Following a jury trial, William Larry Mead appeals his conviction for secreting property to defraud another. Mead contends both that the offense of endangering a security interest is, based on the facts of this case, a lesser included offense of secreting property to defraud another and that the trial court erred by denying his written request to charge the jury on endangering a security interest. Because we find, contrary to Mead's arguments, that endangering a security interest is not a lesser included offense of secreting property to defraud another in this case, we affirm.
Construed in the light most favorable to the verdict, the record shows that, Mead, using an alias, purchased a car from Auto Smith and financed it through Auto Acceptance Corporation. Although Mead lied on several parts of his credit application, his loan application was still accepted. Thereafter, Mead failed to make the required payments on his car loan, and Auto Acceptance attempted to repossess the car. The repossessor went to Mead's home, and Mead answered the door. Mead told the repossessor, who did not know him, that she had the wrong person and address. The repossessor then looked at a picture of Mead's driver's license in her file, realized that Mead had lied to her, and returned to confront him about the car. Mead responded, "you're not getting the car . . . and nobody else is either." Then, as the repossessor was leaving, Mead opened his garage, got in the car being sought, and sped away. The car was never recovered.
Mead was subsequently indicted for the felony offense of secreting property to defraud another. During Mead's trial, he made a written request to charge the jury on the misdemeanor offense of endangering a security interest as a lesser included offense. The trial court denied Mead's request, and he was convicted for secreting property to defraud Auto Acceptance. Mead now appeals the trial court's denial of his request to charge.
Pursuant to OCGA 16-1-6
, a defendant may be convicted of an offense which is included in the crime for which he is indicted when:
(1) [the offense] is established by proof of the same or less than all the facts or a less culpable mental state than is required to establish the commission of the crime charged; or (2) [the offense] differs from the crime charged only in the respect that a less serious injury or risk of injury to the same person or a lesser kind of culpability suffices to establish its commission.
(Punctuation omitted.) Fulton v. State. 1
See also Stephens v. Hopper. 2
One crime may be a lesser included offense of another as a matter of law or as a matter of fact. On appeal, Mead does not contend that endangering a security interest is a lesser included offense of secreting property to defraud another as a matter of law, 3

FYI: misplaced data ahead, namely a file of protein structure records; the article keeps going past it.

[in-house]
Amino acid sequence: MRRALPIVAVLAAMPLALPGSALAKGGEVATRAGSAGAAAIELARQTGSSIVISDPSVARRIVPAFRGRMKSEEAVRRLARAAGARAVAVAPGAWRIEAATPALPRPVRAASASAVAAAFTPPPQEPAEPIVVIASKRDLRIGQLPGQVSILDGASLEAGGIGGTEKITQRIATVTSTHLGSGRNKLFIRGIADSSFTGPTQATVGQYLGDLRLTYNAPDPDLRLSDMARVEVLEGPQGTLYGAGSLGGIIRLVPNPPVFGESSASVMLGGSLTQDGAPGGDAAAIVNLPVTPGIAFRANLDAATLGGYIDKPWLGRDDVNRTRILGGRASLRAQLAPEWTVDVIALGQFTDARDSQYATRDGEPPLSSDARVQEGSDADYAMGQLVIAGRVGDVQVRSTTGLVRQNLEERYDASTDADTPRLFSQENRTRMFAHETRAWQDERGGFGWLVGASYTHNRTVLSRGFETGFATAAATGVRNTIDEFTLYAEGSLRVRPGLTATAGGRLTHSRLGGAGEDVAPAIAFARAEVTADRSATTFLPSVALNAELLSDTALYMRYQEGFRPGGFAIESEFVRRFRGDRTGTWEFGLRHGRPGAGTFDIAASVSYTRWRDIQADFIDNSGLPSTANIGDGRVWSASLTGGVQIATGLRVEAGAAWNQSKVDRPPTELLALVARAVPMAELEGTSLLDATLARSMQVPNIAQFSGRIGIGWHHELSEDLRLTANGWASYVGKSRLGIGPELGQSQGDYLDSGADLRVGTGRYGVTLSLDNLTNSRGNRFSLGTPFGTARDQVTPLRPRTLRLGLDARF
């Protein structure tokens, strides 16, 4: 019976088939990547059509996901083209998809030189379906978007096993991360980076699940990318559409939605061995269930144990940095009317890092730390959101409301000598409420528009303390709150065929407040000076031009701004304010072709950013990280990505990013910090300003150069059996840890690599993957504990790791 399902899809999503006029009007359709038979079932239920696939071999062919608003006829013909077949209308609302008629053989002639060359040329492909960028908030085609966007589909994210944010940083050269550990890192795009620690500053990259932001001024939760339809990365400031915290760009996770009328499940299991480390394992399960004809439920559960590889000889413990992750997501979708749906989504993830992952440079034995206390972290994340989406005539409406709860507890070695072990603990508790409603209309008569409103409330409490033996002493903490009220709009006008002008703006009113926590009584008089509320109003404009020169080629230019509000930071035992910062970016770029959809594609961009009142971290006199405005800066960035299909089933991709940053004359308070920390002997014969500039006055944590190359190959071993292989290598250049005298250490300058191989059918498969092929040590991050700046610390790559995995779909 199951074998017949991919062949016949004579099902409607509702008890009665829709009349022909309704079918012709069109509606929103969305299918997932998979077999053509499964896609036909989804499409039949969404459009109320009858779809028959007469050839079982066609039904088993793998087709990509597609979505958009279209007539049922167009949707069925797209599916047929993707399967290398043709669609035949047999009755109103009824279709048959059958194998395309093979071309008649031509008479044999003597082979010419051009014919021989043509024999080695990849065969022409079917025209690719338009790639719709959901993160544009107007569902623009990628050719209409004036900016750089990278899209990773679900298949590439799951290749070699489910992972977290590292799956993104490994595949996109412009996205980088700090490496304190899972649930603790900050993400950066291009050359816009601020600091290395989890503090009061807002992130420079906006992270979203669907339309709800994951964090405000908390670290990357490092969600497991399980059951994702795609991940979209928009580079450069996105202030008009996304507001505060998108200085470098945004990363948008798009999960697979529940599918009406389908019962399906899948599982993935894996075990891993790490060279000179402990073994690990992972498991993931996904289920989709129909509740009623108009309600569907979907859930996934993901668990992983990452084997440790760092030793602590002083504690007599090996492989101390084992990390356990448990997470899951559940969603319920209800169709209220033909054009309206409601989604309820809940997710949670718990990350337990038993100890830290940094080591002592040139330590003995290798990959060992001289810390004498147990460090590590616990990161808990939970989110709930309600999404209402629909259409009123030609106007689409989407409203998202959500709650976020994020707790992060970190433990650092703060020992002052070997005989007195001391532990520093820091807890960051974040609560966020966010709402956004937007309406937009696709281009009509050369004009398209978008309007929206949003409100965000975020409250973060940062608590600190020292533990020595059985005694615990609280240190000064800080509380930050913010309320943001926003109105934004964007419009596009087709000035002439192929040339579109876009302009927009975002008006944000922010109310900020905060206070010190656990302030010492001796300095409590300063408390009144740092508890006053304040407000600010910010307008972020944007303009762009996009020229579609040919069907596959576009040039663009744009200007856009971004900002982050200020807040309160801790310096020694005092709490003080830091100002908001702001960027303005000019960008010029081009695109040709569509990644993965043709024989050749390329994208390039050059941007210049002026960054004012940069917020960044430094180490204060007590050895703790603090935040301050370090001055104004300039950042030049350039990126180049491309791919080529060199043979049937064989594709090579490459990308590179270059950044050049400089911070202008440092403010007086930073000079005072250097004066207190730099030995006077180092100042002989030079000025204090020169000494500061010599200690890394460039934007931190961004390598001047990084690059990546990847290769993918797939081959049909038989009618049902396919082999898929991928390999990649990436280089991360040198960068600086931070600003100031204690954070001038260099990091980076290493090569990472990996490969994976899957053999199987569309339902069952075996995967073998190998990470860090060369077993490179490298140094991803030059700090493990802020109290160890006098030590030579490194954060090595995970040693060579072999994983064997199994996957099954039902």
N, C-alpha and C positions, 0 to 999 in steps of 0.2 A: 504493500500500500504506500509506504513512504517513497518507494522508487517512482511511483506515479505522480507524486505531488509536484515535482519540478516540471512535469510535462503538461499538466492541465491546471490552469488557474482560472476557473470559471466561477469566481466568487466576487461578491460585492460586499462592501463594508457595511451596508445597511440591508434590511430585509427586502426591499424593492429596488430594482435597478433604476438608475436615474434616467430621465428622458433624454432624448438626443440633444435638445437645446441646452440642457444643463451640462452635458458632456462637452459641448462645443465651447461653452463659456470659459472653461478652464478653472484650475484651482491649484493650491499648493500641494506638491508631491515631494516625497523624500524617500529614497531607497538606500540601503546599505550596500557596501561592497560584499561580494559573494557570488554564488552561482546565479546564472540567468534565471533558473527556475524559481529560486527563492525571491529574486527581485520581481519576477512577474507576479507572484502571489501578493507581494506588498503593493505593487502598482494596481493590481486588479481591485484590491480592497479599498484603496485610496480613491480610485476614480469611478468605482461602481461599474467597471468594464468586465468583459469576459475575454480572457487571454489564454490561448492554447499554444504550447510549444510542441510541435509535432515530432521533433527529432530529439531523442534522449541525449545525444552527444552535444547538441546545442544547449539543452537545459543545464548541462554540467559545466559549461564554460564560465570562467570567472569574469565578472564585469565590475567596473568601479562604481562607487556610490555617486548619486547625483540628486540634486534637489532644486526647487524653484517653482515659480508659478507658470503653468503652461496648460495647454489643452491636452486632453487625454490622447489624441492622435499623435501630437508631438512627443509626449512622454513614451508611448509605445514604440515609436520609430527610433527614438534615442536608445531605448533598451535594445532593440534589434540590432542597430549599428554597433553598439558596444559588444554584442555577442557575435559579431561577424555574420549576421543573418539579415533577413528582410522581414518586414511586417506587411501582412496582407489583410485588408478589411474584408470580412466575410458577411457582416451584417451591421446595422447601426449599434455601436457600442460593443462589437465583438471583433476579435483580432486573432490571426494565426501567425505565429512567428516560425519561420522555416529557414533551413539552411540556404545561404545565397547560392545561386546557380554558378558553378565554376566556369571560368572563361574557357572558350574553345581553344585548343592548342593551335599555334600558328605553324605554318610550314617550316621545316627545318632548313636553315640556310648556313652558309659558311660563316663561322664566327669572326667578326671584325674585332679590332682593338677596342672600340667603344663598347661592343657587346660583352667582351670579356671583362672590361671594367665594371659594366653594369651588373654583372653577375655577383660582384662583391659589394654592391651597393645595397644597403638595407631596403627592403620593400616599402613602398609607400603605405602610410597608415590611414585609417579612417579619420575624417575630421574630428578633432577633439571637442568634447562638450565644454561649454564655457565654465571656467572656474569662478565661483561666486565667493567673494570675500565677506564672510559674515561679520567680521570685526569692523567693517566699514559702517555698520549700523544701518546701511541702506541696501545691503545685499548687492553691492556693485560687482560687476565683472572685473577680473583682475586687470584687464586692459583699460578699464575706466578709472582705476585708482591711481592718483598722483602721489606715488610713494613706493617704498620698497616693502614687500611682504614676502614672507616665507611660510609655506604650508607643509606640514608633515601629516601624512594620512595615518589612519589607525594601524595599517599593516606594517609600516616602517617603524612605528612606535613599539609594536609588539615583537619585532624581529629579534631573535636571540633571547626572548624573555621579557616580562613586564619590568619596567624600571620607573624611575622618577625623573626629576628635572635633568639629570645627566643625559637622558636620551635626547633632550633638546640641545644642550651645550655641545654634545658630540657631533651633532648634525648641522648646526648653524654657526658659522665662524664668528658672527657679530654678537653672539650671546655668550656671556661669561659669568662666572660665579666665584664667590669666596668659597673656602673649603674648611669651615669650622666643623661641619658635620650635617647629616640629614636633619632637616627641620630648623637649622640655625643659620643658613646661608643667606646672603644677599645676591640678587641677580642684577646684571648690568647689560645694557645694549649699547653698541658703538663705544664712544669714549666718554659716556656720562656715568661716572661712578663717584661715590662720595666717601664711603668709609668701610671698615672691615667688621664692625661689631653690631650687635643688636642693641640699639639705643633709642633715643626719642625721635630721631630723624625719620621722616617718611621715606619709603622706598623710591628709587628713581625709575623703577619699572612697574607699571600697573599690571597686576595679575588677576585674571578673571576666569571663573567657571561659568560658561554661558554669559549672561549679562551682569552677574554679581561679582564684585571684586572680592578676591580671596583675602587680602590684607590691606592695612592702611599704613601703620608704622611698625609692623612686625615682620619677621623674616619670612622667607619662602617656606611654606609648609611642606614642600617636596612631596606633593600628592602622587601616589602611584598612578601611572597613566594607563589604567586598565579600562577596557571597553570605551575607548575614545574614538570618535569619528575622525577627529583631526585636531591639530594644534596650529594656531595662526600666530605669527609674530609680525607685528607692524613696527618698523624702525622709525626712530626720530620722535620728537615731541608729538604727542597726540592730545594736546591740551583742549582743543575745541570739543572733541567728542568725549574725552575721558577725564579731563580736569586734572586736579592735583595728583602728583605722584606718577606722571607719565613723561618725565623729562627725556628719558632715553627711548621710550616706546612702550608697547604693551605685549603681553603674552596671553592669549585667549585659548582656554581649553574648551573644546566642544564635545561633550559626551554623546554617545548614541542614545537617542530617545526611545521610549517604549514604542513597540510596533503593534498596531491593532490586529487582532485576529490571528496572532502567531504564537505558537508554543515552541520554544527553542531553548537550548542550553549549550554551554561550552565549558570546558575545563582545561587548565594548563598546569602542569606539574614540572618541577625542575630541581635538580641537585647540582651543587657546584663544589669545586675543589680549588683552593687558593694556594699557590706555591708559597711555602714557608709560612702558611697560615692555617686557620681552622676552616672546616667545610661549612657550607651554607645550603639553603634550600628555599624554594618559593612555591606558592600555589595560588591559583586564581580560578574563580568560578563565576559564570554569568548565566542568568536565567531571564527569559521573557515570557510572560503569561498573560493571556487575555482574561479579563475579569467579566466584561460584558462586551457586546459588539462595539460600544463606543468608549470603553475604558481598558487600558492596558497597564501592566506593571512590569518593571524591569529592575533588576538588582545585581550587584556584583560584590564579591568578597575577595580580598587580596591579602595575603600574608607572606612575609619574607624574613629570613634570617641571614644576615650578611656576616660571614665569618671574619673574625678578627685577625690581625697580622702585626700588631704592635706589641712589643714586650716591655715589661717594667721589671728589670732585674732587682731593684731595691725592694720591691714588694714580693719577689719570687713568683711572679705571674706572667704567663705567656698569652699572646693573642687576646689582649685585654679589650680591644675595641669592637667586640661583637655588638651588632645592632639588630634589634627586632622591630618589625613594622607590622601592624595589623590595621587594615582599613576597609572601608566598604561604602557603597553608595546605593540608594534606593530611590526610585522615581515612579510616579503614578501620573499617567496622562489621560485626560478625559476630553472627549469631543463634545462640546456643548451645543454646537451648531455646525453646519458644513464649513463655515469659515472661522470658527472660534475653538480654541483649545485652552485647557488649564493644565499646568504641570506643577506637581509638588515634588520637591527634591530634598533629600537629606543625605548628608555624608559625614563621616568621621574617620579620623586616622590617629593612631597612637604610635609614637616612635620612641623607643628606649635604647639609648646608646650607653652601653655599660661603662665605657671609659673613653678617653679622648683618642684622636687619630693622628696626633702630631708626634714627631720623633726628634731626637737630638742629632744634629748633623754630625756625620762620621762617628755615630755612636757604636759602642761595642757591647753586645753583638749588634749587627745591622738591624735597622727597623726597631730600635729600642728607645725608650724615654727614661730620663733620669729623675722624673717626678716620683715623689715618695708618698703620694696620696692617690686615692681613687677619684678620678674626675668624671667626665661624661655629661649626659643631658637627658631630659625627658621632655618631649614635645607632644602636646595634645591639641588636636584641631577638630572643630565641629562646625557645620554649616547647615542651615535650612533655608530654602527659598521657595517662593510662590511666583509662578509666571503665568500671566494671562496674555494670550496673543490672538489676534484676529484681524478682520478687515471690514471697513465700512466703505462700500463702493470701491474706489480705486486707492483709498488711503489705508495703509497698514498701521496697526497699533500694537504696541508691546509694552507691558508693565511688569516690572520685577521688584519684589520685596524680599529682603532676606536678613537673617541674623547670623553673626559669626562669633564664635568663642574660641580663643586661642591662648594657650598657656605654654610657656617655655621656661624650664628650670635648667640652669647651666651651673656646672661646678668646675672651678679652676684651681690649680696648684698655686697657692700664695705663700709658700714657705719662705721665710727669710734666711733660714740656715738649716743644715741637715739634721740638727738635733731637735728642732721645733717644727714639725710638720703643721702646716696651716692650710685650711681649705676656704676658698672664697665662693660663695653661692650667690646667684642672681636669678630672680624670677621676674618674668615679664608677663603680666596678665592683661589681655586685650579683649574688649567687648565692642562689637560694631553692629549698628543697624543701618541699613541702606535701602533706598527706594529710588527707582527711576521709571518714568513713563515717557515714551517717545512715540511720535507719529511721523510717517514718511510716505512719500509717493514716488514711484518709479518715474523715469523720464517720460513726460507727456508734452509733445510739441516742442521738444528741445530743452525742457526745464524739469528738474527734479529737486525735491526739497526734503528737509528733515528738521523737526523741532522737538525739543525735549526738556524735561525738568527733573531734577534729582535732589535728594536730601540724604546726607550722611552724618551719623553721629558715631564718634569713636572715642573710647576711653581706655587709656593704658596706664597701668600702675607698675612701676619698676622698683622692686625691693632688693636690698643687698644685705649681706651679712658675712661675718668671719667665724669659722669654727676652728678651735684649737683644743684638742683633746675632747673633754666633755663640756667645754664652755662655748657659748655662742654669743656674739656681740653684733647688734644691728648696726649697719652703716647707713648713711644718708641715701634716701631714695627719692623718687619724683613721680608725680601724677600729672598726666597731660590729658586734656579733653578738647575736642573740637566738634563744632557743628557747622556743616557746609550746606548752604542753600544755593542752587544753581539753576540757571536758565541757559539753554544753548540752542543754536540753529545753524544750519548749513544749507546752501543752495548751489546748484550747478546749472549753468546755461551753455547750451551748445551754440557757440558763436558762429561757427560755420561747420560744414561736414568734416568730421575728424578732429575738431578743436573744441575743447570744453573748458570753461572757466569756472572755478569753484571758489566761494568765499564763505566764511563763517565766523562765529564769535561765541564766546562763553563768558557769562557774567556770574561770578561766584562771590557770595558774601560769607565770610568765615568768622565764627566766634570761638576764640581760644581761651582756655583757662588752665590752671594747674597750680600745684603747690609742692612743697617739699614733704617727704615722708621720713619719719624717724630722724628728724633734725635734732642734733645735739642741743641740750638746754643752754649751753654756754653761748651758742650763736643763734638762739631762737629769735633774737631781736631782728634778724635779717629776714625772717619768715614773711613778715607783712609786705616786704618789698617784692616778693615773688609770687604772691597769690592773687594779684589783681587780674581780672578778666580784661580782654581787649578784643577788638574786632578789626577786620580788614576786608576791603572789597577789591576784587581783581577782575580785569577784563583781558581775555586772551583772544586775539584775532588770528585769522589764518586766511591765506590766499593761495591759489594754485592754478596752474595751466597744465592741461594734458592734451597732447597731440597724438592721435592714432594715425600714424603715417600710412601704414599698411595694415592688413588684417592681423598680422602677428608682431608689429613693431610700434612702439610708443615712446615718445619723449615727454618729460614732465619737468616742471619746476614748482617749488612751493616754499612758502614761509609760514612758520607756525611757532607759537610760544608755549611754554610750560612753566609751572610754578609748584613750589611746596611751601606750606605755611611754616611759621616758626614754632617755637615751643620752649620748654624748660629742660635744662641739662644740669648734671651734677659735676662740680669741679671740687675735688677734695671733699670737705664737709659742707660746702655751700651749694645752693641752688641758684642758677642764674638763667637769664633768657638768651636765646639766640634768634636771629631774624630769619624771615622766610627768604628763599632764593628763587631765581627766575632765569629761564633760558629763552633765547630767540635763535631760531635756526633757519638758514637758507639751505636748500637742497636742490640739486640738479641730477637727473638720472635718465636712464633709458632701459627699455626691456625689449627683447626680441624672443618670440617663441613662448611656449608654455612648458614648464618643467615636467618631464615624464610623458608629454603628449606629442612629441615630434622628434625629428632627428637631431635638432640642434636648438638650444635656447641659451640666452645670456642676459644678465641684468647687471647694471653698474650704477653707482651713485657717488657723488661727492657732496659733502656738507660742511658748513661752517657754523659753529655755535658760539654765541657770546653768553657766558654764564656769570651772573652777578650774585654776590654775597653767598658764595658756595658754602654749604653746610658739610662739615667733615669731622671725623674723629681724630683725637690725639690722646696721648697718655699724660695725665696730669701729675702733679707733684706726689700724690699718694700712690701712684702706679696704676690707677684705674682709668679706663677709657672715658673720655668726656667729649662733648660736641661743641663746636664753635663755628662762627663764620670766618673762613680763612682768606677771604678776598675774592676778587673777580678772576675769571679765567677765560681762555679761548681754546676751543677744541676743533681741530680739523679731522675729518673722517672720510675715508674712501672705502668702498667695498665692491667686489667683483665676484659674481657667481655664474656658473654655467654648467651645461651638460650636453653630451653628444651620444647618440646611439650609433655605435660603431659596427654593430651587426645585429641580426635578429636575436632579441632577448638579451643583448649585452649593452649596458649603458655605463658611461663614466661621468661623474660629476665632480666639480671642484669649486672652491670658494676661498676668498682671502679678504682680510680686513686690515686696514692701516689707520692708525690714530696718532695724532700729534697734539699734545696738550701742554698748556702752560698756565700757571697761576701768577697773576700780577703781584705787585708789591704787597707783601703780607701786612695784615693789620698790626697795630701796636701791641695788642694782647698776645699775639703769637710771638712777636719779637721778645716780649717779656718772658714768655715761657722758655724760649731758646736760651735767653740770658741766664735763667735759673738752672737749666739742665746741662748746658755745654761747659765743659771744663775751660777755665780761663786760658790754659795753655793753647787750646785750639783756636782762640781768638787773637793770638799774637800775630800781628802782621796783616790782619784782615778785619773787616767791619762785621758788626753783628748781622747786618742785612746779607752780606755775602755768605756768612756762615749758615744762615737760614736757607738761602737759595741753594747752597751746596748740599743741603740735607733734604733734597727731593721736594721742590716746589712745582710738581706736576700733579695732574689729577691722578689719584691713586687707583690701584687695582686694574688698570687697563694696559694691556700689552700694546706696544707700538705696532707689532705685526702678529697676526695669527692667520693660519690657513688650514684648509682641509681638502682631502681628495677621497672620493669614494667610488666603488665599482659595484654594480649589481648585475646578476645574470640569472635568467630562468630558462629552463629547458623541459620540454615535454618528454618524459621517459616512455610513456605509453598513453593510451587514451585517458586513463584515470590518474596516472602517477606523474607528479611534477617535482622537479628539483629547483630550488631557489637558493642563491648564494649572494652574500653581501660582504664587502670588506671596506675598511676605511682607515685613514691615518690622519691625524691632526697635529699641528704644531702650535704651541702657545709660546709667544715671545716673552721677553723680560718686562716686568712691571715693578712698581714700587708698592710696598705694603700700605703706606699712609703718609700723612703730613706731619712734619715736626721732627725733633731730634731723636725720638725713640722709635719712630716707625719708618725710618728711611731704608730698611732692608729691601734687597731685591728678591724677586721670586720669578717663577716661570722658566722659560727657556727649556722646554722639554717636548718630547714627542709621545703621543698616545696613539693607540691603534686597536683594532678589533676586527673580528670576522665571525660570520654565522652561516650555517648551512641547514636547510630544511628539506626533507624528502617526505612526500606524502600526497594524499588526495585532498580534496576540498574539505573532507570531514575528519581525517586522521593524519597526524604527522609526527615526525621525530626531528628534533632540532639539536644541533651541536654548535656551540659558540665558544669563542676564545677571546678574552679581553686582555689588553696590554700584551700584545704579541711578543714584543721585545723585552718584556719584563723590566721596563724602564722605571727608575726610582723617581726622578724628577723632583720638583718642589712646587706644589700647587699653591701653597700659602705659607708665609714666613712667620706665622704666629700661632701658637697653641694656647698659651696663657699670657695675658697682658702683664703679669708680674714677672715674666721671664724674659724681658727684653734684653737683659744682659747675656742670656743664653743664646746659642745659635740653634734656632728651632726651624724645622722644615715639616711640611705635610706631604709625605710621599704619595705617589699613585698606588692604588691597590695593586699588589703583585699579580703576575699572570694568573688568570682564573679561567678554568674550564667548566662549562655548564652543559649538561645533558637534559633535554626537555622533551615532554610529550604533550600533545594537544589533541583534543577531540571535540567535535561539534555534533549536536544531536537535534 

but he does contend that it is a lesser included offense in this case as a matter of fact.
[T]he lesser offense may be an included offense in a particular case if the facts alleged in the indictment and the evidence presented at trial to establish the charged offense are sufficient to establish the lesser offense as well. . . . Thus, whether a lesser offense is included in a greater offense as a matter of fact must be determined on a case-by-case basis, depending upon the facts alleged in the indictment and the evidence presented at trial.
(Punctuation and emphasis omitted.) Strickland v. State. 4
See also Haynes v. State. 5
In the present case, Mead was indicted for secreting property to defraud another, which is accomplished when: "A person . . . knowingly and with intent to defraud another person damages, destroys, or secretes any property of whatever class or character, whether the property of himself or of another person." OCGA 16-9-53
. Specifically, Mead's indictment accused him of: "SECRETING PROPERTY TO DEFRAUD ANOTHER [by] knowingly secret[ing] a certain 1990 Cadillac Allante, a motor vehicle, with the intent to defraud Auto Acceptance Corporation."
Mead asked that the jury be instructed with regard to OCGA 16-9-51
(a) which provides: "[A] person who destroys, removes, conceals, encumbers, transfers, or otherwise deals with property subject to a security interest with intent to hinder enforcement of that interest shall be guilty of a misdemeanor." (Emphasis supplied.) While Mead's indictment does allege facts sufficient to establish secreting property to defraud another, it does not allege facts sufficient to establish endangering a security interest. Indeed, nothing in the indictment alleges that the Cadillac was subject to a security interest or that Mead had any intent to endanger that interest.
Because the indictment narrowly charged Mead with secreting a property interest to defraud another and the facts alleged in the indictment are insufficient to establish endangering a security interest, the trial court appropriately denied Mead's request to charge the jury on the latter crime as a lesser included offense.
Robert E. Keller, District Attorney, Staci L. Guest, Assistant District Attorney, for appellee.